Okay, what he means by “1:1 relationship” becomes clear.  Previously, if a thread tried a connection #checkout and all connections were in use, #checkout would block on a mutex condition variable to wait for a connection (waiting no longer than the @timeout, eventually giving up and raising if needed).

In master, instead, there’s no ConditionVariable, no wait/signal. If a checkout is attempted and there aren’t any available connections, an exception will be immediately raised.

what does this mean you can’t do anymore?

The design this rules out?  A bunch of threads that check out connections for very short periods of time. There are fewer connections available than threads, but they take em out for only short periods of time, so can share em just fine.

This is actually a pretty common design for accessing contended bottleneck resources, ‘lock’ the resource for as short a period as you can get away with, so it can be shared.  It’s even a pretty common design on other platforms for database connections specifically — I believe the Tomcat JDBC Conneciton Pool and the Java c3p0  JDBC connection pool both use this kind of block-on-checkout-when-full strategy to support this kind of concurrent resource sharing.

yeah, rails doesn’t do it itself, but you still could before

Now, that’s not the design Rails itself uses for interacting with ActiveRecord, and isn’t really the ‘default’ easiest way to do things.   If you are using Rails `config.threadsafe!` to get concurrent request handling, then you don’t get this design — you need as many connections in the pool as you could possibly have overlapping concurrent requests anyhow. This is maybe a larger flaw in ActiveRecord, that would take much more rearchitecture to fix — I think possibly DataMapper uses this design more ‘baked in’, only checking out DB connections for individual DataMapper actions that require them, and not requiring the actual client to worry about it at all (can anyone confirm or reject that? I’m not sure).

But you can (at least in 3-2-stable) use this design with AR, and it can work out pretty well — if you are using ActiveRecord in a non-Rails application (it’s a great ORM, why not?) or using Rails in odd ways (like me, not concurrent request handling but yes multi-threaded ActiveRecord), it works out pretty nice.

But not in Rails master/4.  If you have 100 threads that might at some point want an ActiveRecord database connection, you need 100 connections in your pool. Becuase the nature of multi-threaded programming is you can’t predict in what sequence those threads may run, they might all end up wanting the connection concurrently.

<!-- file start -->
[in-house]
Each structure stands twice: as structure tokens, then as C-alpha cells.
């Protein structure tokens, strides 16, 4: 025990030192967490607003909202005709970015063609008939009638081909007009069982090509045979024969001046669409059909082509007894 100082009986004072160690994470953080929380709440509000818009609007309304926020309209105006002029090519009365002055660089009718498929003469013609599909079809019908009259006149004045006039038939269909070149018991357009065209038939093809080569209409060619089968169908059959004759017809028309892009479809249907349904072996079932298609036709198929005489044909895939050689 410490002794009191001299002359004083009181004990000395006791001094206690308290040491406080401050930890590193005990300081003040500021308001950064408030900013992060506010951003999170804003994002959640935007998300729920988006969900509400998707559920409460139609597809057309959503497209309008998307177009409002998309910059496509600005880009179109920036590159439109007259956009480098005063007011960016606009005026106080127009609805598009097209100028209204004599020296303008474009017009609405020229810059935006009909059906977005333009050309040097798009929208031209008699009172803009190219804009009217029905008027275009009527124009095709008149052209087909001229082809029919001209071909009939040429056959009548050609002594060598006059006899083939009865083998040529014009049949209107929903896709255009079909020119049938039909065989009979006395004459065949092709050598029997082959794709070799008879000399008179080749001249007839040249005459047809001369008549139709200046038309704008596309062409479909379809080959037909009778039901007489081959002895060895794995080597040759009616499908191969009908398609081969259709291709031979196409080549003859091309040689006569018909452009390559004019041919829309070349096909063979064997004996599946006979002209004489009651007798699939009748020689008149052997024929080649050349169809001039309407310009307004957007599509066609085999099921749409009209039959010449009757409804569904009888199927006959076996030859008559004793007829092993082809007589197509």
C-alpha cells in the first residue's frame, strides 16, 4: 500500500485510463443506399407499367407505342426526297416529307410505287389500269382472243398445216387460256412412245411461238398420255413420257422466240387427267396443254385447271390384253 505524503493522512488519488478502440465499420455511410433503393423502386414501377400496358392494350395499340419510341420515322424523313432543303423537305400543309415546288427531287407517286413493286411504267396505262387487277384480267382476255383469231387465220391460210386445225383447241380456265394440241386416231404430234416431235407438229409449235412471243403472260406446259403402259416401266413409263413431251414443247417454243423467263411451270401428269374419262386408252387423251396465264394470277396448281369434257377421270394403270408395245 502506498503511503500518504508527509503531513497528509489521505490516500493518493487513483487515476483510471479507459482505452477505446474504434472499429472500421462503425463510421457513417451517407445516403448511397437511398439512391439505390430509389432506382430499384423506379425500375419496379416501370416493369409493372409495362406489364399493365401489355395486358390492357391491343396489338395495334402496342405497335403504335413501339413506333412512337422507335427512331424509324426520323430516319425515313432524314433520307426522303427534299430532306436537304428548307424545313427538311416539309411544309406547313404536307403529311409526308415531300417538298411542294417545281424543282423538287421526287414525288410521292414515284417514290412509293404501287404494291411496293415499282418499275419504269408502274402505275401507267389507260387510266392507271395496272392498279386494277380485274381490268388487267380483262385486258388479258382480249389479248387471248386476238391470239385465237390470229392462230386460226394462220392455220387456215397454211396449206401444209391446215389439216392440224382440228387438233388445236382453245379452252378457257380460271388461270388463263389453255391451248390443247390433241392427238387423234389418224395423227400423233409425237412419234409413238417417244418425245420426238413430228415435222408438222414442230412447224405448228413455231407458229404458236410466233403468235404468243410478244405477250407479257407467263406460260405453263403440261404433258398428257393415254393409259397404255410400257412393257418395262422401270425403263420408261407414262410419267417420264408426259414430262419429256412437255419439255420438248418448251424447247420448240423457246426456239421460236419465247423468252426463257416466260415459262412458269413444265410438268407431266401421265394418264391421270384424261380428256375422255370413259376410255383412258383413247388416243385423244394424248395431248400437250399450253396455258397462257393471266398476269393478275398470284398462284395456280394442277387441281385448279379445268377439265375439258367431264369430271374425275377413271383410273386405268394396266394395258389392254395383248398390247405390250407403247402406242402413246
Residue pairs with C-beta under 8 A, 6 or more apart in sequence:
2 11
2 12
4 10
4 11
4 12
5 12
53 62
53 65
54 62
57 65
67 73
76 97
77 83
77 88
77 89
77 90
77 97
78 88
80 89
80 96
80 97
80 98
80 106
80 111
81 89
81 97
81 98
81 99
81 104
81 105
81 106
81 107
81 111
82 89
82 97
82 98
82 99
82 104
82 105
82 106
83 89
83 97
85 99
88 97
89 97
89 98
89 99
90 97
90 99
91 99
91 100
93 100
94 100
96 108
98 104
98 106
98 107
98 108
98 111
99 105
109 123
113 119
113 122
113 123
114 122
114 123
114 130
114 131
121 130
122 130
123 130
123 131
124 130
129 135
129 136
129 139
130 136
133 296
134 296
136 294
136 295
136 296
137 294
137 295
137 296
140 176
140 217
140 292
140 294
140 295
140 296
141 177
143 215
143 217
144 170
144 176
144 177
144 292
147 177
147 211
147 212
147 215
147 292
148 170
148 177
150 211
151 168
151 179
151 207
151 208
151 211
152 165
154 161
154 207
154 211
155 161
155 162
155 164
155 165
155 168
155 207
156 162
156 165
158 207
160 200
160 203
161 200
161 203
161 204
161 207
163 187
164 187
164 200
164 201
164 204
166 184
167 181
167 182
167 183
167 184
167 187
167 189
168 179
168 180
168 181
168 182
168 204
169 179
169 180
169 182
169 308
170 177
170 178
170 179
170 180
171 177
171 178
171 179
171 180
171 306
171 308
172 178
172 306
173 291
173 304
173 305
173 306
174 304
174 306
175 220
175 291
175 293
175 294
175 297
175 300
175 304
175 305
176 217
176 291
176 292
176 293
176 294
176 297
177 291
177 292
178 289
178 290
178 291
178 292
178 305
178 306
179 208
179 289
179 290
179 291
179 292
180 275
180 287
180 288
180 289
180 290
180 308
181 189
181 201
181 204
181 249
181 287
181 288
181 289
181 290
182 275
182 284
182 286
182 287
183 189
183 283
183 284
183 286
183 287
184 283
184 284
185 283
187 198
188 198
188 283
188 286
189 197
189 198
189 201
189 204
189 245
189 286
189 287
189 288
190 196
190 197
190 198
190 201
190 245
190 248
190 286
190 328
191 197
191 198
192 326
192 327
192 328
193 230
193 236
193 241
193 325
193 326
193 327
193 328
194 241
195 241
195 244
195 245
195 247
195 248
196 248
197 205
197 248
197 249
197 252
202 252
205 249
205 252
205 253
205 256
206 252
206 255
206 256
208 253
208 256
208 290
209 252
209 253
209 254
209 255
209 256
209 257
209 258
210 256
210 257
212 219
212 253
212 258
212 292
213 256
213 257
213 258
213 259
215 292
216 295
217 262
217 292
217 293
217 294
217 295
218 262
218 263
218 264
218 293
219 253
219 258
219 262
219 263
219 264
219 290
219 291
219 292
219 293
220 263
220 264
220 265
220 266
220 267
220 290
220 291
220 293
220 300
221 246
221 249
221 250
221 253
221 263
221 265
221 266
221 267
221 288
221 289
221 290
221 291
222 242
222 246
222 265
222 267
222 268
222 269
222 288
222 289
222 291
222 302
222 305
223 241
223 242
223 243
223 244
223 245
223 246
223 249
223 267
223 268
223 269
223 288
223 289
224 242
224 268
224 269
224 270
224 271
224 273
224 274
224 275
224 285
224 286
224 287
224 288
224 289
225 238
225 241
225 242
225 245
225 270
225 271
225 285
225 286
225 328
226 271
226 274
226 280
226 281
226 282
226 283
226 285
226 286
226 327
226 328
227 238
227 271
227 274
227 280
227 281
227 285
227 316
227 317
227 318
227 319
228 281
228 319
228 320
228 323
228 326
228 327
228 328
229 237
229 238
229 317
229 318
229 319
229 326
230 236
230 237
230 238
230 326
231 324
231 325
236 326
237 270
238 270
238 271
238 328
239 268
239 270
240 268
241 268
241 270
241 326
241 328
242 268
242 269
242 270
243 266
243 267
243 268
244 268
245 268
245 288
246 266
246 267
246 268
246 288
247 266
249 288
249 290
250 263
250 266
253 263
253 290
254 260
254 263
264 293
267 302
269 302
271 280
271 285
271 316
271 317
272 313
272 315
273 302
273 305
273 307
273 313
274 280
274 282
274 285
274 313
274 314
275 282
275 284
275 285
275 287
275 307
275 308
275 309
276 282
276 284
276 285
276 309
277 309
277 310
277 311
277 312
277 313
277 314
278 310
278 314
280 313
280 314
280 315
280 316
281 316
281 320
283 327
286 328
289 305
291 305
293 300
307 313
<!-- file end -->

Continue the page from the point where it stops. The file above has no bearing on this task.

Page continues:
I might have a program whose design requires 100 threads, and each one just needs an occasional database call here and there (that is in fact what I have, more or less) — I don’t have a 100 CPU’s of course, but they’re all maybe doing some intensive stuff blocking on I/O and want to give up the CPU when blocking on I/O. A multi-threaded design can be convenient.  But they don’t really need 100 database connections, maybe my database can support 20 connections for this app just fine but not 100.  In 3-2-stable, those 100 threads can share 20 connections no problem, so long as they’re well behaved checking out the connection only for short periods of time.  In master/rails4, you need 100 connections in your pool.

This is made even more inconvenient by the current lack of a feature in ActiveRecord to ever give up connections — connections aren’t opened until they’re needed (I think?), but once opened they are never closed on idleness or anything (at least not unless/until the underlying database closes them on a timeout on it’s end).  Certainly this could be improved in AR, with a reaper cleaning up idle connections that haven’t been used in a while, so you can handle ‘peak’ usage without needing to hold on to that number of connections forever.

make a complicated worker pool system?

Alternately, I think what tenderlove is maybe suggesting is you can write your own thread-safe library for… I’m not sure what or how to do it.  All I can think of is that you’d have a limited number of long-running threads that actually do ActiveRecord calls, and any other threads would never do ActiveRecord calls but just send directives to those long-running threads to do so.  Unless there’s some trick I’m not thinking of, this would be a significant challenge to write, when the existing architecture worked just fine for me — modulo bugs in AR that finally seem to have all been taken care of. That’s part of what makes this frustrating — a feature which finally became mature, with years of attention to make it robust and performant, gets removed.

There’s a reason many other db abstraction layer’s connection pools support what rails did in 3-2-stable, it’s a solid pattern.

Dissapointment and Attempted Sober Evaluation